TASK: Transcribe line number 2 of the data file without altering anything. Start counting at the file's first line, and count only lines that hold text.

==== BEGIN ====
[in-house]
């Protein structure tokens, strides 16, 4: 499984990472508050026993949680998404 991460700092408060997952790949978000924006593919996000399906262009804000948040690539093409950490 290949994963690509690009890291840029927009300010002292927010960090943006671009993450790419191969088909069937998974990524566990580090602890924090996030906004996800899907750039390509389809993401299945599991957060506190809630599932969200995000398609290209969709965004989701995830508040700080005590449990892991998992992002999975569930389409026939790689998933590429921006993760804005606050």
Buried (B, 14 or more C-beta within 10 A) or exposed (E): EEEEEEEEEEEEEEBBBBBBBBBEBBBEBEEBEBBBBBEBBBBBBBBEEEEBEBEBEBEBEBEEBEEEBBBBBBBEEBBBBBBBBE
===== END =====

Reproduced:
């Protein structure tokens, strides 16, 4: 499984990472508050026993949680998404 991460700092408060997952790949978000924006593919996000399906262009804000948040690539093409950490 290949994963690509690009890291840029927009300010002292927010960090943006671009993450790419191969088909069937998974990524566990580090602890924090996030906004996800899907750039390509389809993401299945599991957060506190809630599932969200995000398609290209969709965004989701995830508040700080005590449990892991998992992002999975569930389409026939790689998933590429921006993760804005606050």